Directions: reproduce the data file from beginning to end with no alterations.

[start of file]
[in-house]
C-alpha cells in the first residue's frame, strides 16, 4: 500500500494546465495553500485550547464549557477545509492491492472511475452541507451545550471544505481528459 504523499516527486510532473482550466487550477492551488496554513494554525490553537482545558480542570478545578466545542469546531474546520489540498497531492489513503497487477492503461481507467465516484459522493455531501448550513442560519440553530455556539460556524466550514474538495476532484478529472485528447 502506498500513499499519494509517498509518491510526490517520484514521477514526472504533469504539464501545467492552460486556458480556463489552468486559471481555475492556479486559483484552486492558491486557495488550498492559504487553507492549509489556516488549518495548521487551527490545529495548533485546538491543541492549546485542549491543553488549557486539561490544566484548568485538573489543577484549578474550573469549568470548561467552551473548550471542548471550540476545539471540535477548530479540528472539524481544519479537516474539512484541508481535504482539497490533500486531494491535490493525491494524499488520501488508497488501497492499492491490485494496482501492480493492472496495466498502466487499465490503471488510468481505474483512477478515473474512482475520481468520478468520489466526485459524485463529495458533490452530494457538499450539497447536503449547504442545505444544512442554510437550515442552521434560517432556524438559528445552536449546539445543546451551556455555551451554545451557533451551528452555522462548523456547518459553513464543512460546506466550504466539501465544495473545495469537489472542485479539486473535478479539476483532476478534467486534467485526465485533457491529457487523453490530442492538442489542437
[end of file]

[in-house]
C-alpha cells in the first residue's frame, strides 16, 4: 500500500494546465495553500485550547464549557477545509492491492472511475452541507451545550471544505481528459 504523499516527486510532473482550466487550477492551488496554513494554525490553537482545558480542570478545578466545542469546531474546520489540498497531492489513503497487477492503461481507467465516484459522493455531501448550513442560519440553530455556539460556524466550514474538495476532484478529472485528447 502506498500513499499519494509517498509518491510526490517520484514521477514526472504533469504539464501545467492552460486556458480556463489552468486559471481555475492556479486559483484552486492558491486557495488550498492559504487553507492549509489556516488549518495548521487551527490545529495548533485546538491543541492549546485542549491543553488549557486539561490544566484548568485538573489543577484549578474550573469549568470548561467552551473548550471542548471550540476545539471540535477548530479540528472539524481544519479537516474539512484541508481535504482539497490533500486531494491535490493525491494524499488520501488508497488501497492499492491490485494496482501492480493492472496495466498502466487499465490503471488510468481505474483512477478515473474512482475520481468520478468520489466526485459524485463529495458533490452530494457538499450539497447536503449547504442545505444544512442554510437550515442552521434560517432556524438559528445552536449546539445543546451551556455555551451554545451557533451551528452555522462548523456547518459553513464543512460546506466550504466539501465544495473545495469537489472542485479539486473535478479539476483532476478534467486534467485526465485533457491529457487523453490530442492538442489542437